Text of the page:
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26 years after losing brother to opioid overdose, Utah doctor thrilled to see state receive funding to help with crisis

Posted at 9:58 PM, Feb 25, 2022
and last updated 2022-02-26 01:03:40-05

SALT LAKE CITY— The Utah Attorney General’s Office announced Friday that a national settlement has been finalized. Fifty-two states and territories are part of a $26 billion dollar settlement with three major pharmaceutical distributors.

Utah will receive $266 million dollars from this settlement. A spokesman with the AG's office said they’re worried state agencies will take that cash and put it elsewhere. For their office, the focus is using the money to help treat those addicted.

Treatment is something Dr. Jennifer Plumb does every day as the medical director of Utah Naloxone.

“We wanted to create a space that was welcoming,” said Plumb, showing off the art pieces covering the clinic walls.

She spoke with FOX 13 News about the clinic — not just from her view as a medical professional, but from personal experiences.

“My kind of work in this area started not necessarily by choice, but by being thrown into it as a family member,” Plumb said.

Her family was close growing up, and she loved spending time with her younger brother Andy.

“We had an idyllic childhood,” Plumb said. “And one day it became clear my brother was in trouble.”

Andy was addicted to heroin.

Plumb said they tried countless treatment centers and recovery programs, but it wasn’t enough. Andy passed away in 1996 after overdosing. He was 22 years old.

You might recognize Andy on billboards across the Beehive State.

Plumb hopes to share the message that your life is more than your addiction.

“The thing that you hope to do is to make a connection enough that makes people see, ‘Hey, I value you. I want you here. I want you to come back and I want you to be alive,’” she said.

That’s why Plumb was encouraged by the $266 million dollars the State of Utah received in a settlement between Cardinal, McKesson, AmerisourceBergen, and Johnson & Johnson.

“It’s interesting — people say they should’ve never used drugs. You mean they should not have followed their prescription?” Plumb said.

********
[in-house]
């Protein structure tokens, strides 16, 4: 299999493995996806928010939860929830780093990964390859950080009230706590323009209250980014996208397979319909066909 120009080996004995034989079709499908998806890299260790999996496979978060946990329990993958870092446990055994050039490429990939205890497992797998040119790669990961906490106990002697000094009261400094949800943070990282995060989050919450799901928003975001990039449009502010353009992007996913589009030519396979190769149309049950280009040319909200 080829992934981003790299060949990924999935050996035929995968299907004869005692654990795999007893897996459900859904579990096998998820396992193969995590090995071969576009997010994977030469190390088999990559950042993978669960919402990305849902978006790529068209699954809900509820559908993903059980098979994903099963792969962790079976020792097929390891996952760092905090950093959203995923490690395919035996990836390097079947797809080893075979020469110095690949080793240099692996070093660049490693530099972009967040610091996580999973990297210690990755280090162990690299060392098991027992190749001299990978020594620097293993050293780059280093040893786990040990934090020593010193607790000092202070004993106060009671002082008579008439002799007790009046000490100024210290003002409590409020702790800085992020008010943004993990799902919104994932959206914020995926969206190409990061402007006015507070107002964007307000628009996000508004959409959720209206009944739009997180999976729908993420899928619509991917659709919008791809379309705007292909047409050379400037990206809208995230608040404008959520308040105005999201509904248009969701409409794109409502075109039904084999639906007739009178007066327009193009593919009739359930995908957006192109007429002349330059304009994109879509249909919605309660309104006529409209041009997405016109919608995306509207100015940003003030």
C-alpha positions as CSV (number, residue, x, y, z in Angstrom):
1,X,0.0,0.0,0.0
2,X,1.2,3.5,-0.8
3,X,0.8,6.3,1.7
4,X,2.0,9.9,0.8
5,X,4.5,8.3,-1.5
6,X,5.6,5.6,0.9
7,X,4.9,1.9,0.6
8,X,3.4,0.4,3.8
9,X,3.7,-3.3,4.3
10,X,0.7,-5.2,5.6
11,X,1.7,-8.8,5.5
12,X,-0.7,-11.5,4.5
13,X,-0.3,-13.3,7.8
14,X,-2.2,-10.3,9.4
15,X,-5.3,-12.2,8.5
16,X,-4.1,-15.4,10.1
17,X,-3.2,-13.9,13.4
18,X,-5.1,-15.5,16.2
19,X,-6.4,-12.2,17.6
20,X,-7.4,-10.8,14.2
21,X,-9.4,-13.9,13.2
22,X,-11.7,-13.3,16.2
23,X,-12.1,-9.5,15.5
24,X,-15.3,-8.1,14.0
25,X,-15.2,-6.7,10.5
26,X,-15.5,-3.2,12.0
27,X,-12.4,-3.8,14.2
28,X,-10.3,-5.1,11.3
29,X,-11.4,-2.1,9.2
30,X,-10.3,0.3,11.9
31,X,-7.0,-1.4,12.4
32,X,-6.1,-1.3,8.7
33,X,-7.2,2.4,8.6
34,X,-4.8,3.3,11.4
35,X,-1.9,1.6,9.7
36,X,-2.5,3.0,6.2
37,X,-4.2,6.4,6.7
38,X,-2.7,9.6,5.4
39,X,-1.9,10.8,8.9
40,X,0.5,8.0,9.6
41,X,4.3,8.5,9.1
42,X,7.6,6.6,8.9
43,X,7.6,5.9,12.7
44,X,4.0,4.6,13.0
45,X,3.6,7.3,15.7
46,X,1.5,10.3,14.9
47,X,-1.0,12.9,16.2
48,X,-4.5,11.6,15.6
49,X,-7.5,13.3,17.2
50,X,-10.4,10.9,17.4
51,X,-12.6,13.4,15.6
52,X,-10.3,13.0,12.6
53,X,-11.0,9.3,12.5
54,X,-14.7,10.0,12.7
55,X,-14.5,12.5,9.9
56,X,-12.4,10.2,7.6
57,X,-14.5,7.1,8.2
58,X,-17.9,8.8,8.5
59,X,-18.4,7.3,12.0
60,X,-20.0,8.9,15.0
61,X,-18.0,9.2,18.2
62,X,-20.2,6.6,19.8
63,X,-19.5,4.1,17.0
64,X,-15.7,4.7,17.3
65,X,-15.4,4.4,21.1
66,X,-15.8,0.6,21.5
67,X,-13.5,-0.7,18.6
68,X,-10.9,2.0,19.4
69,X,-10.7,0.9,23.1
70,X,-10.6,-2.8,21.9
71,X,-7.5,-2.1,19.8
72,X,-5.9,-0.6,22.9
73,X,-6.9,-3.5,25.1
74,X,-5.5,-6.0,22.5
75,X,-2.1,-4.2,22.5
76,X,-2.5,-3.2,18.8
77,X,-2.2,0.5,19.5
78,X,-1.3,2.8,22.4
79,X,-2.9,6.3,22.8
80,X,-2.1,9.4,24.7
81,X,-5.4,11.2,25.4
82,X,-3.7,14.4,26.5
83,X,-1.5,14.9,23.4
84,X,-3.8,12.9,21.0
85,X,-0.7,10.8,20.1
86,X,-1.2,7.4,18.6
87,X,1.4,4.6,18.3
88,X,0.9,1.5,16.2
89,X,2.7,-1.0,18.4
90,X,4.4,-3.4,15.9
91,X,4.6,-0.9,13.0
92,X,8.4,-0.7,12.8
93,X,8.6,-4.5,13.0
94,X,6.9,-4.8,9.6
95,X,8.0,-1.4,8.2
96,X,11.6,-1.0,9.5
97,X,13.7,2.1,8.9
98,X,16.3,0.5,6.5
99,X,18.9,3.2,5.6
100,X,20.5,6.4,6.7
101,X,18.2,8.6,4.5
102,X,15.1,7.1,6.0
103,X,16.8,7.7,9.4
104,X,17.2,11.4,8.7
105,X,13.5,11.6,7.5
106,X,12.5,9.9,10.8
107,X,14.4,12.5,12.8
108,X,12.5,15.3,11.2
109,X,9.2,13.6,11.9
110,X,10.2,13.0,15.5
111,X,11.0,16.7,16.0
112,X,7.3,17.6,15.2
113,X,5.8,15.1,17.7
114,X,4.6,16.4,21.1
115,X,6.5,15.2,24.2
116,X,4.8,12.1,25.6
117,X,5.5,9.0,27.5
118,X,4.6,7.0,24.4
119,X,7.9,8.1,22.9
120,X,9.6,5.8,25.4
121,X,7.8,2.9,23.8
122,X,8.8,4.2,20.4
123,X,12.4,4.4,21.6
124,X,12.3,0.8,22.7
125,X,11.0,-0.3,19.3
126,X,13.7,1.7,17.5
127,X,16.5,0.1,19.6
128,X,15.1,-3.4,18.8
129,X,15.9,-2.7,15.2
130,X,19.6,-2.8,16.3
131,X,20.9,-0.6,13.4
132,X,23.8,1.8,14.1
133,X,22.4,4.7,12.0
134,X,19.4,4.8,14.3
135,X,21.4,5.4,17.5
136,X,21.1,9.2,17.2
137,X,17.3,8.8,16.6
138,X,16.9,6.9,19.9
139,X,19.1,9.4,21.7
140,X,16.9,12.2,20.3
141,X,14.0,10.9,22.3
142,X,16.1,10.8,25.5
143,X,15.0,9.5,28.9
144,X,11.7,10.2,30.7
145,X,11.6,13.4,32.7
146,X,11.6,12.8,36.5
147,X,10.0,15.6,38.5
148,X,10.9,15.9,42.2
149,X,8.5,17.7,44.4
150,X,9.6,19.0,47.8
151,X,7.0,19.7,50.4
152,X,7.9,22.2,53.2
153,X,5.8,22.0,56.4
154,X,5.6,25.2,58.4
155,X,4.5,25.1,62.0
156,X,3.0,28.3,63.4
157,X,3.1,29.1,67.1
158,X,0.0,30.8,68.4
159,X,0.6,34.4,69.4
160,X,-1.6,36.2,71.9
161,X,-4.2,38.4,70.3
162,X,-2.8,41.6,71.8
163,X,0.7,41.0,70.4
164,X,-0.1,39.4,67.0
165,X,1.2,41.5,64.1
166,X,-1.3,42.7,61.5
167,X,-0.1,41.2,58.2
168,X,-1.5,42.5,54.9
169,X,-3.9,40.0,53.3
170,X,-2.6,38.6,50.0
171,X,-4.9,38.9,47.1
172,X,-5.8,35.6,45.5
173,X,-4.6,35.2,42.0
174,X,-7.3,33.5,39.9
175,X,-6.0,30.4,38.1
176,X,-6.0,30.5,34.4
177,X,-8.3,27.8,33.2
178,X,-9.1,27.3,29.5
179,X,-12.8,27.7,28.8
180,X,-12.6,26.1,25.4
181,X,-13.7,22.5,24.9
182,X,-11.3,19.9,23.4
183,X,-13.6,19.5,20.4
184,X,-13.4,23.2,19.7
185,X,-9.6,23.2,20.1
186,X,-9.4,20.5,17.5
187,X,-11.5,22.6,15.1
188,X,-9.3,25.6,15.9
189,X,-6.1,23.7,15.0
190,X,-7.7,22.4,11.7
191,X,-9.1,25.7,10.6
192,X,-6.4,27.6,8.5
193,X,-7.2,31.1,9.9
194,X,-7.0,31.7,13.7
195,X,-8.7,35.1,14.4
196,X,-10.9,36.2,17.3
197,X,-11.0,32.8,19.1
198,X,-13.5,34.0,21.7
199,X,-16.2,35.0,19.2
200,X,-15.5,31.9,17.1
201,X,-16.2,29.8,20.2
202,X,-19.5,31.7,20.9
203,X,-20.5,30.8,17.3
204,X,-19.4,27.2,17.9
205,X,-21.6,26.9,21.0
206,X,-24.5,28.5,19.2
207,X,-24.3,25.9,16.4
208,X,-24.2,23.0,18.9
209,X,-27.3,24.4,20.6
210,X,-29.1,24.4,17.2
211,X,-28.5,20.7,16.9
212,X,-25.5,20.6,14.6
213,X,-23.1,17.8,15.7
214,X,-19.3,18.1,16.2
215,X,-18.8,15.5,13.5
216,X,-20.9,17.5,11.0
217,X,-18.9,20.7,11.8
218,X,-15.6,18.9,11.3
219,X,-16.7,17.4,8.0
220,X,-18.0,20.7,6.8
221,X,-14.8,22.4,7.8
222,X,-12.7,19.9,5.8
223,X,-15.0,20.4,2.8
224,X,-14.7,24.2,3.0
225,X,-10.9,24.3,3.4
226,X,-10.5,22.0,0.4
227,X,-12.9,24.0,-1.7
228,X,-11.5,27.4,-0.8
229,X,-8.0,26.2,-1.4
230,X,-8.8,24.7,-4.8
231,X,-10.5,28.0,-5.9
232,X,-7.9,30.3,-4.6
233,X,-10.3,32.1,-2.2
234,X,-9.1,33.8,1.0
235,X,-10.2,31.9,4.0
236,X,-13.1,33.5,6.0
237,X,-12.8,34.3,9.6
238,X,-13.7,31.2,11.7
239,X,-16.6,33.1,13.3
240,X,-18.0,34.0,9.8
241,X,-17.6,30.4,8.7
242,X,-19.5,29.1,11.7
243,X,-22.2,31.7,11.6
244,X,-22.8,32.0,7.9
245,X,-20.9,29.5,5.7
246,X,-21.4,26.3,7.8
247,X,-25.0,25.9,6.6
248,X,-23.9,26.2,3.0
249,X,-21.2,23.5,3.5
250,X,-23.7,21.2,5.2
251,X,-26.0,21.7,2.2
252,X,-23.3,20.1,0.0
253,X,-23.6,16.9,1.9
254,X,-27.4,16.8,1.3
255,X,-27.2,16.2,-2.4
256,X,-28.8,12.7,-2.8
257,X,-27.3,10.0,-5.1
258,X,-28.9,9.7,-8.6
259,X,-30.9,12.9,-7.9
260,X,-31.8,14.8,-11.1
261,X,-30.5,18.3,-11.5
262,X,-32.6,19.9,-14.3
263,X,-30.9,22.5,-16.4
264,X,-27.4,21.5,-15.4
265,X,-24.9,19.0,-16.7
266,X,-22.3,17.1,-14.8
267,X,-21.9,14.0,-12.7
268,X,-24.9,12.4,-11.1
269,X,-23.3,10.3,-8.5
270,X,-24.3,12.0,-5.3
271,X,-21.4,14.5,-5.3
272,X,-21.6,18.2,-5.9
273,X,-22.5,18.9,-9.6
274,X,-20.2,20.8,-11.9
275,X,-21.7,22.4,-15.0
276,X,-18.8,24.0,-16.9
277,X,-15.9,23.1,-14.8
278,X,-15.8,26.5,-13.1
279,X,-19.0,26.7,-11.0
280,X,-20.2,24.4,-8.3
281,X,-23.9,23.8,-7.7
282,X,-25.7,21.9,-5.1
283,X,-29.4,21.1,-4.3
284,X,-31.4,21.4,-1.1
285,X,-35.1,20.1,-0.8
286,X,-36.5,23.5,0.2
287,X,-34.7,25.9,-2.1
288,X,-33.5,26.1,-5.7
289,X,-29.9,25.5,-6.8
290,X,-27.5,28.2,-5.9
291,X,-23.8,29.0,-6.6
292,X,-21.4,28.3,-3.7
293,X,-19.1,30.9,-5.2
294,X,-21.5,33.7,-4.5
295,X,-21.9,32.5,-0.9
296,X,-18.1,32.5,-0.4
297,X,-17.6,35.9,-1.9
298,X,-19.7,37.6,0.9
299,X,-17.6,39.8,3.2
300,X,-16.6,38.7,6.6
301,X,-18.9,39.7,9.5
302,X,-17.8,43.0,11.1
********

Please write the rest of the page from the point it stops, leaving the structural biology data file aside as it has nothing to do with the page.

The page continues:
The Utah AG’s Office said $133 million will go to the state and $133 million will go to local communities to support treatment, recovery, harm reduction and more.

The money comes in a time of need after the pandemic, which Dr. Plumb said brought opioid overdoses back up.

“Utah was on its way down, and now it went up 20 percent for 2021,” she said.

Last year alone, 104,000 people died of opioid use disorder across the United States. According to Utah AG Sean Reyes, that’s the largest amount of deaths they’ve seen to date.

“To be clear, this settlement is not about trying to recover money for the loss of life," Reyes wrote in a statement. "All the money in the world could not properly recompense the suffering and loss Utahns have endured. Instead, this money will help us immediately assist those in the cycle of addiction and prevent many of our own friends and family from ever heading down this tragic path in the future.”

At least one Utahn a day dies from an overdose — something Dr. Plumb tries to prevent through her treatment clinic named in remembrance of her brother: Andy’s Utah Naloxone Wellness Center.

The clinic will host two virtual training sessions next week.

Both trainings will show how to use a Naloxone Rescue Kit to rescue someone from an opioid overdose.

Click here to register for the first session on Monday, and here for the session that will be held Wednesday.